The hospital played a significant part in furthering the acceptance of women doctors to the medical profession. This was the first maternity hospital to be founded, staffed and run by women; and was the third women's hospital in Britain, after those founded by Elizabeth Garrett Anderson in London in 1872 and by Sophia Jex-Blake in Edinburgh in 1885. While the Clapham Maternity Hospital was not as prominent a landmark as the New Hospital for Women, on London’s Euston Road, its place in the history of women doctors is significant and it played an important part of the network of medical women which emerged before the First World War. Pioneering women doctors like Elizabeth Garrett Anderson and Annie McCall did not found their hospitals solely to give women patients effective treatment by members of their own sex; of equal importance was the opportunities women’s hospitals created for female junior doctors to gain clinical experience and to build a professional reputation. From its opening in 1889, students at the London School of Medicine for Women (founded in 1872 and the first women’s medical school in Britain) gained maternity outpatient experience at the Clapham Maternity Hospital. Annie McCall was the lecturer in midwifery at the London School of Medicine for Women and, in her will, left the majority of her estate to the School to set up an Annie McCall scholarship in midwifery. Women connected with the Clapham Maternity Hospital went on to establish ground-breaking institutions themselves. Dr Catherine Chisolm, for example, the first woman to graduate in medicine from Manchester University, was house surgeon at Clapham before founding the Manchester Babies Hospital in 1914, one of the first specialist hospitals for babies. Louisa Garrett Anderson, a supporter of the Clapham Maternity Hospital, founded a hospital for children on Harrow Road in 1911. The hospital also had connections with the older generation of pioneering doctors: Louisa’s more famous mother was the chair of the hospital’s original managing committee and Elizabeth Blackwell was an early and generous donor to its funds. The Annie McCall Hospital played a vital part in the network of pioneering women doctors in the late C19, and the growing acceptance of women in the profession well into the C20. This point is underscored by the words of Millicent Garret Fawcett, who wrote to Annie McCall upon the opening of the new building in 1915: ‘Your hospital, with its high standard of efficiency, has been one of the causes which have helped build up the public esteem in which women doctors are now held. When we compare the humble and quiet beginnings in the sixties of the last century with the place your movement holds now we feel what an immense success the whole thing has been’.
The delay between the founding of the hospital and the construction of a new wing is explained by the circumstances of its foundation. A ‘General Report’ published by the governors in 1909 explains that, in the early years: ‘it is obvious that, under the circumstances, when maternity hospitals and the work of medical women were, so to speak, both on trial, there could be no question of building special hospital premises’. The relative plainness of the hospital’s architecture is a manifestation of the nature of the institution, which prided itself on its prudent financial management in its annual reports (an appeal in 1892 for donations to buy 41-3 Jeffreys Road emphasised the hospital had never been in debt).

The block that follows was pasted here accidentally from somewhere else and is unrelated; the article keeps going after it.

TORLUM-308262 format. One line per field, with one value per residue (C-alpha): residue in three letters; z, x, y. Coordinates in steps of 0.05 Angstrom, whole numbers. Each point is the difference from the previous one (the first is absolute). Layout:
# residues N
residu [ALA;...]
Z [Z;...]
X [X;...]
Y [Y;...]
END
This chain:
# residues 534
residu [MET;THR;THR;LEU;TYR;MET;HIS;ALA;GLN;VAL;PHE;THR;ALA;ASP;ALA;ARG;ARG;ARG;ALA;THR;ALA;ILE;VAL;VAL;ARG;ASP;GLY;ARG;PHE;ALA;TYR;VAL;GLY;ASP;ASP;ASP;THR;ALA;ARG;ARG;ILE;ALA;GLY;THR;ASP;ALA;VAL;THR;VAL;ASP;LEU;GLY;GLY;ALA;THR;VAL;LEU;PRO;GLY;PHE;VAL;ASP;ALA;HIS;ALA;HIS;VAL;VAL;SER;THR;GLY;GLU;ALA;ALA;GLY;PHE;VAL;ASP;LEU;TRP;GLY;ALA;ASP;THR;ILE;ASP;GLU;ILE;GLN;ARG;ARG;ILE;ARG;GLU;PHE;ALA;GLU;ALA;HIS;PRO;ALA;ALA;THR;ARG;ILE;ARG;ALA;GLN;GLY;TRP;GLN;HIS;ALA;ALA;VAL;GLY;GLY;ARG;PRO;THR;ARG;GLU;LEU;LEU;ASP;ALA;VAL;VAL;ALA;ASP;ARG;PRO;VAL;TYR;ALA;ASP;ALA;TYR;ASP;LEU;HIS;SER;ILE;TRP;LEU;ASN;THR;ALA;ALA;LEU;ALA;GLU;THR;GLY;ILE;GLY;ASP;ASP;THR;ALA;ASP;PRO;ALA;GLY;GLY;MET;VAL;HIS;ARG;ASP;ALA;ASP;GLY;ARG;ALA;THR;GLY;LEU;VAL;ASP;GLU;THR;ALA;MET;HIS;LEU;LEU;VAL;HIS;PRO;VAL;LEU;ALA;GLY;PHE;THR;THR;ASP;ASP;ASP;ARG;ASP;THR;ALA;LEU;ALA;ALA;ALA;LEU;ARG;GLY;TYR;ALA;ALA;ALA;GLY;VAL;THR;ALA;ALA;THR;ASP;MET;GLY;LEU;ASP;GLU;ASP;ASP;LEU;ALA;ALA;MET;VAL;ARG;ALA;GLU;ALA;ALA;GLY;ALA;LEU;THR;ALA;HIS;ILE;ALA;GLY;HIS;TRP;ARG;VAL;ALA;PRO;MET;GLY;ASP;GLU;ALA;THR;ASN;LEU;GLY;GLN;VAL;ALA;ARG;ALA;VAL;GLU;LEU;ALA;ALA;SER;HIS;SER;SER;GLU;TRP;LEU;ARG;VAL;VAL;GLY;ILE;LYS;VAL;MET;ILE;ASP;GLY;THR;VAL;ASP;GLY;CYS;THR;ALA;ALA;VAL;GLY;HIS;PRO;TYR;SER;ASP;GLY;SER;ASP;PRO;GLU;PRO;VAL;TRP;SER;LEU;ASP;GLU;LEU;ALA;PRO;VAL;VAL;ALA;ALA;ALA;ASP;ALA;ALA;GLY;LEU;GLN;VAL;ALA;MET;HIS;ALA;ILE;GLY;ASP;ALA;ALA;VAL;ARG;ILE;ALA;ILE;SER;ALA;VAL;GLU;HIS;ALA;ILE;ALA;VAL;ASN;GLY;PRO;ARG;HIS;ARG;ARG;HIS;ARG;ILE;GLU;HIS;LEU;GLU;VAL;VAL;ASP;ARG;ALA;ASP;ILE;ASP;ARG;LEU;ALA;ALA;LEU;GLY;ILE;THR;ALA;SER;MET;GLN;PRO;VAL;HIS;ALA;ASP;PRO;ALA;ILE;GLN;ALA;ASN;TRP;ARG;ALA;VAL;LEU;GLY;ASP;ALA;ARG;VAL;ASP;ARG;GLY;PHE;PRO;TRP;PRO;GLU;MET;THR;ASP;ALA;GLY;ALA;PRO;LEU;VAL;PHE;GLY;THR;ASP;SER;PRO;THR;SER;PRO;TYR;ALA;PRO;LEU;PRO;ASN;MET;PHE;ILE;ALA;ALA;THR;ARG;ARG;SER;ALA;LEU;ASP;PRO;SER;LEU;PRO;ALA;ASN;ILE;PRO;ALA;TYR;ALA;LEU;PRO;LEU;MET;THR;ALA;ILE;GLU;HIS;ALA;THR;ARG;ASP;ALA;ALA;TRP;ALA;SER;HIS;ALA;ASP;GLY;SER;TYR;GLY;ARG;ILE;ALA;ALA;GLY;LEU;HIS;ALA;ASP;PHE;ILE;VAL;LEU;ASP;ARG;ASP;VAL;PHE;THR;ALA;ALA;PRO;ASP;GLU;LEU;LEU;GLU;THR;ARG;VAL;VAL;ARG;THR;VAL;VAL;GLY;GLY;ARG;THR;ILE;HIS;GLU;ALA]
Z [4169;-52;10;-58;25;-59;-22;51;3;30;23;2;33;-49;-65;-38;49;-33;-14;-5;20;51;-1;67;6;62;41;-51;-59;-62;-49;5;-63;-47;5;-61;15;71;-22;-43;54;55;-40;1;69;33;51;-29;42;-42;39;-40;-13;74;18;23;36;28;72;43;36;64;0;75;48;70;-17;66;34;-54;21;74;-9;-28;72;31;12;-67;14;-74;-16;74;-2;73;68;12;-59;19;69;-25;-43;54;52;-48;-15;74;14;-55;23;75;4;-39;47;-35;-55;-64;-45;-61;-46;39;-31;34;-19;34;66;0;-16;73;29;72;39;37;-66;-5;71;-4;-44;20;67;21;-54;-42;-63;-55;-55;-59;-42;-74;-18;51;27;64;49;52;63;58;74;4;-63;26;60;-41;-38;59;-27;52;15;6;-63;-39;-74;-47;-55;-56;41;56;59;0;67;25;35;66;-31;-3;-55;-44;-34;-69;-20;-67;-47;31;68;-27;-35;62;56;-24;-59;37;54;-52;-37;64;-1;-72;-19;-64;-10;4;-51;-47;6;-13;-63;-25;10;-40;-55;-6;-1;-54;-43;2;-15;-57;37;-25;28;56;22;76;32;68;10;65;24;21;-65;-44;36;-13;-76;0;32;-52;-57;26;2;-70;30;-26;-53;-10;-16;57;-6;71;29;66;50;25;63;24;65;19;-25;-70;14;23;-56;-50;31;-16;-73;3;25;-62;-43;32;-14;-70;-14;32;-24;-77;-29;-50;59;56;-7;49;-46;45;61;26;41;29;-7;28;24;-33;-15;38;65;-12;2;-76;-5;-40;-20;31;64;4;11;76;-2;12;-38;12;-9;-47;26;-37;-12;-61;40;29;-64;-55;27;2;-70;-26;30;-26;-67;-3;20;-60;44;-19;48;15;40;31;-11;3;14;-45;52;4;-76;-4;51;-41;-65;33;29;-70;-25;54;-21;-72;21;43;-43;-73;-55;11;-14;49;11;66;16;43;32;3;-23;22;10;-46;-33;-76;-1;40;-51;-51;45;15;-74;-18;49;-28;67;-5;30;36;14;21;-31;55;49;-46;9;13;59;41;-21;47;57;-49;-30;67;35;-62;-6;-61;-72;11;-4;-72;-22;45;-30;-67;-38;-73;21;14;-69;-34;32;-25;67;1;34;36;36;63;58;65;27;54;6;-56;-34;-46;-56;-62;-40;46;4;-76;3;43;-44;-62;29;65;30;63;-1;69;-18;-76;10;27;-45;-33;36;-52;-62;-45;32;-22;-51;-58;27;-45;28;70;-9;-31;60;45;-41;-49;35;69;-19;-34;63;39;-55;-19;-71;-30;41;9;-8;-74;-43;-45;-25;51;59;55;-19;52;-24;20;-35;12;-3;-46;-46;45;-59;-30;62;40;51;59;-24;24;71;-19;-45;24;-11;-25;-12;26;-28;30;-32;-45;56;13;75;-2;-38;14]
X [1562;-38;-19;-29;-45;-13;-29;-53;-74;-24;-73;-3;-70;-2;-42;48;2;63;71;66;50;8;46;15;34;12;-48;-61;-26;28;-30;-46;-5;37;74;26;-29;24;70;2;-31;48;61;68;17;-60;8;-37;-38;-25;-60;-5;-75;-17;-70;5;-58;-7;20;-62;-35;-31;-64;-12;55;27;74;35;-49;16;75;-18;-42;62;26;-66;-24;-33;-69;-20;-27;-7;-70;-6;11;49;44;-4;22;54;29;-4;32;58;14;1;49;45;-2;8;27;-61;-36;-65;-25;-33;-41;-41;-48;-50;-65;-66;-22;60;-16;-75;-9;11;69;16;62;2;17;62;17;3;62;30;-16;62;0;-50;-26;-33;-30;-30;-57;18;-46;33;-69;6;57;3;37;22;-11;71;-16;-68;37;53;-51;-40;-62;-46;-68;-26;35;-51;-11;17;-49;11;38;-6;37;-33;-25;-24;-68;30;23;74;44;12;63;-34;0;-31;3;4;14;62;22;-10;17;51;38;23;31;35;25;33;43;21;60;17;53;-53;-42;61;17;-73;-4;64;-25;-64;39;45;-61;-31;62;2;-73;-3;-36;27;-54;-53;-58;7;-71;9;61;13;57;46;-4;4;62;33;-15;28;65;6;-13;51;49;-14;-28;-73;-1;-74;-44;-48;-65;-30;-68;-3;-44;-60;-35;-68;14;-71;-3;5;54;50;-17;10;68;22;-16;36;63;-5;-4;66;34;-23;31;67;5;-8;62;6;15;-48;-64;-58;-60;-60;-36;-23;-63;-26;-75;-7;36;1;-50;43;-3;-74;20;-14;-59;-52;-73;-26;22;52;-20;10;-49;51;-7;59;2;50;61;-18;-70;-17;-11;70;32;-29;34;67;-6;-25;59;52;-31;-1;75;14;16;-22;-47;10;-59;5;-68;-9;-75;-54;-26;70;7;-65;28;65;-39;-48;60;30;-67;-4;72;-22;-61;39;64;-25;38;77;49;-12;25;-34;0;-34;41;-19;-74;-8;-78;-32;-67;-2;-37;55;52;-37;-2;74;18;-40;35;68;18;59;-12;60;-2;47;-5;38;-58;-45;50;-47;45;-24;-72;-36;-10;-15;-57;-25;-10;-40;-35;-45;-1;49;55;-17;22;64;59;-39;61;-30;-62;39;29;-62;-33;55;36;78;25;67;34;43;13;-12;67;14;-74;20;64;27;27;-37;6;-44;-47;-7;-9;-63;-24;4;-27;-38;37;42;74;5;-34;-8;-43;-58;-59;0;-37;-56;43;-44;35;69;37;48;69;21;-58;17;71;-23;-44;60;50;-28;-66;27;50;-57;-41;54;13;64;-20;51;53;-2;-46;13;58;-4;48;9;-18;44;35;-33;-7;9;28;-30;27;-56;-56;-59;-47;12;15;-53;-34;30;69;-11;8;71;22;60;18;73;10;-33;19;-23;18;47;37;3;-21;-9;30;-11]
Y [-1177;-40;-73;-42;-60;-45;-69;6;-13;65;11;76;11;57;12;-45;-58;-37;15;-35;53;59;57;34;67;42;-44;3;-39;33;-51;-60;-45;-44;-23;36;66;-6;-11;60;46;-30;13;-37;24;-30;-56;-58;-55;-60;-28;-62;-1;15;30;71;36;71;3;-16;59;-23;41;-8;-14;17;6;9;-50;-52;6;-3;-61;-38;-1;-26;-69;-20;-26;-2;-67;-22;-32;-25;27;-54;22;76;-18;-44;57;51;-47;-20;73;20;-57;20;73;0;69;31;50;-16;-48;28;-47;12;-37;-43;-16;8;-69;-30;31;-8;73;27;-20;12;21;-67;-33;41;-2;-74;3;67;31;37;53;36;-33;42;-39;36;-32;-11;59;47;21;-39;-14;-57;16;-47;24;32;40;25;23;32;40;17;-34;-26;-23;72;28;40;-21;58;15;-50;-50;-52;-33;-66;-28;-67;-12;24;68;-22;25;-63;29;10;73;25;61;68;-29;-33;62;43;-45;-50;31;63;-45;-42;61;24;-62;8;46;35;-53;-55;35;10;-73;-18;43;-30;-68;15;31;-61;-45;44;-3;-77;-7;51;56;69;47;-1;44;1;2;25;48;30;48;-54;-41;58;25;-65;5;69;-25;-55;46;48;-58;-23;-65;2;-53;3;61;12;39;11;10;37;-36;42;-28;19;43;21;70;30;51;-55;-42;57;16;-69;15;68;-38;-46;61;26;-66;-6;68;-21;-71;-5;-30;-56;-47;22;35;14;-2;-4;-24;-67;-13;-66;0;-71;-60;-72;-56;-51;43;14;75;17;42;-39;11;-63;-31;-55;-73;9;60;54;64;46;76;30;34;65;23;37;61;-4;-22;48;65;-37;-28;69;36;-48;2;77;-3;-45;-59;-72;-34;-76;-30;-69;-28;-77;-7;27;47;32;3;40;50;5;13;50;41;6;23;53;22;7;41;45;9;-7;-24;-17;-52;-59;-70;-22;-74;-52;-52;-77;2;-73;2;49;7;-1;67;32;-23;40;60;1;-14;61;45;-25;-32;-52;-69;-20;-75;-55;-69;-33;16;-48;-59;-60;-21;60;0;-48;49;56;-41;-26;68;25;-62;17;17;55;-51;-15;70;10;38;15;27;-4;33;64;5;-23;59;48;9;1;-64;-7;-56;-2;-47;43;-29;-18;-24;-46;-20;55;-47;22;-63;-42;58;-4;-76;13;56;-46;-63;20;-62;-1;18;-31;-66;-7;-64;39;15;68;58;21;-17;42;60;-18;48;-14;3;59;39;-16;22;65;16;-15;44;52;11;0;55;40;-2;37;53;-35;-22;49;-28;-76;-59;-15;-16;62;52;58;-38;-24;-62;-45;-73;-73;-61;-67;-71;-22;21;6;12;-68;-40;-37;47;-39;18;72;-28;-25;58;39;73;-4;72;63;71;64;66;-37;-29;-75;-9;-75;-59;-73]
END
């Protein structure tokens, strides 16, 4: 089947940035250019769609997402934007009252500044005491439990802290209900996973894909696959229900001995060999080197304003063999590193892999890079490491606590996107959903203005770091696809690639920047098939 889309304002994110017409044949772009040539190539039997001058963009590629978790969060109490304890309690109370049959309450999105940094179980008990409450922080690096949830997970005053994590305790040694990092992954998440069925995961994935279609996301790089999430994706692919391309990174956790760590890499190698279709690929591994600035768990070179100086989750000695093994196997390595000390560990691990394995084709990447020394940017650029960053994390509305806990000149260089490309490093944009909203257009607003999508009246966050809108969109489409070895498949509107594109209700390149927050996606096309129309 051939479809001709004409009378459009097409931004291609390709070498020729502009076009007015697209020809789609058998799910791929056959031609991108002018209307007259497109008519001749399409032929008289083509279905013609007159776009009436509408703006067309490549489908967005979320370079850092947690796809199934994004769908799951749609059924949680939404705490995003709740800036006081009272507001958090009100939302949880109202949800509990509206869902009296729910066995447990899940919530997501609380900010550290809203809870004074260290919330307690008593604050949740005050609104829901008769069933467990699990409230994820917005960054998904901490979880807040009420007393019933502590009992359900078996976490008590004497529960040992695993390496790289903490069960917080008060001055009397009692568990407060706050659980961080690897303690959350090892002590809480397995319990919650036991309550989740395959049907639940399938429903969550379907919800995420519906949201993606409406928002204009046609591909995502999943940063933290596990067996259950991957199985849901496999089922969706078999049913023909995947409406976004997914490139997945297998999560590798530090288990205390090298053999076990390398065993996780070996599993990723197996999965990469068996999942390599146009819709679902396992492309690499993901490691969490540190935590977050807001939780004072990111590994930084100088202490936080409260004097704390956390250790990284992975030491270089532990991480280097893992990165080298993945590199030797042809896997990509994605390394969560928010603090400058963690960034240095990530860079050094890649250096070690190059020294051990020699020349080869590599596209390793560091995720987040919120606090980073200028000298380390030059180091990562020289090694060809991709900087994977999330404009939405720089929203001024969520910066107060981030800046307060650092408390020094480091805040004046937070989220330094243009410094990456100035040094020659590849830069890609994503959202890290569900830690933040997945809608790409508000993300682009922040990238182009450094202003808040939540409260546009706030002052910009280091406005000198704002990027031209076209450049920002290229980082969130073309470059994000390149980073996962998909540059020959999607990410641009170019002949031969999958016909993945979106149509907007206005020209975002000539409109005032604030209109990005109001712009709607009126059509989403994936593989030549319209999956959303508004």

Gertrude Leverkus was one of the first three women to be accepted as an associate of the Royal Institute of British Architects and one of the first two to become a fellow. Leverkus was Secretary of the Women's Committee of RIBA in the late 1930s and in the Second World War an organiser of evacuees from London. In 1943 she was appointed the Housing Architect in the Borough Architecture and Town Planning Office of West Ham and later was in private practice. She built relatively few buildings, making this extension all the more special a survival, notwithstanding its modesty. The involvement of a female architect in the expansion of the hospital in the 1930s underscores its special social history as a landmark place in the late C19 and early C20 women’s movement.
The building is constructed of red brick with stone dressings and concrete floors; to the rear the building is stock brick with render. The windows are timber sashes or horizontal hinged casements. The roof is flat and covered in asphalt. The building has three storeys, plus a basement. On the north-west front the windows are dressed with rubbed brick arches, stone keystones and stone aprons. The central bay has brick and stone banded pilasters, a pediment with stone dentil cornice, and a stuccoed projecting ground floor with a vase balustrade to its parapet. The central entrance portico has rusticated piers, Ionic half-columns, and a broken pediment framing a large cartouche. The timber front doors are original. The 1938-9 extension is part-single-storey, part-three-storey and in red brick with rubbed brick and stone dressings. The south-east elevation is more utilitarian than the façade: it is clad in render with rows of undecorated windows and a canted bay at each end.
The building is long and shallow on plan, with a spinal corridor on each floor. A row of five small wards run along its south-eastern side, and a single ward, WCs and utility rooms the north-western. Internal windows admit light from the wards to the corridor. The floors in the wards are woodblock or timber planks; the corridor floors are terrazzo, which sweeps up to form a skirting to the walls, a device to facilitate easy cleaning. The entrance lobby has a mosaic terrazzo floor. The cantilevering open-well concrete staircase has a metal balustrade and timber handrail. One fireplace survives in one of the ground floor rooms.
Nos 37 and 39 Jeffreys Road are typical mid-C19 London semi-detached townhouses and are not included in the listing.
Source: English Heritage
Listed building text is © Crown Copyright. Reproduced under licence.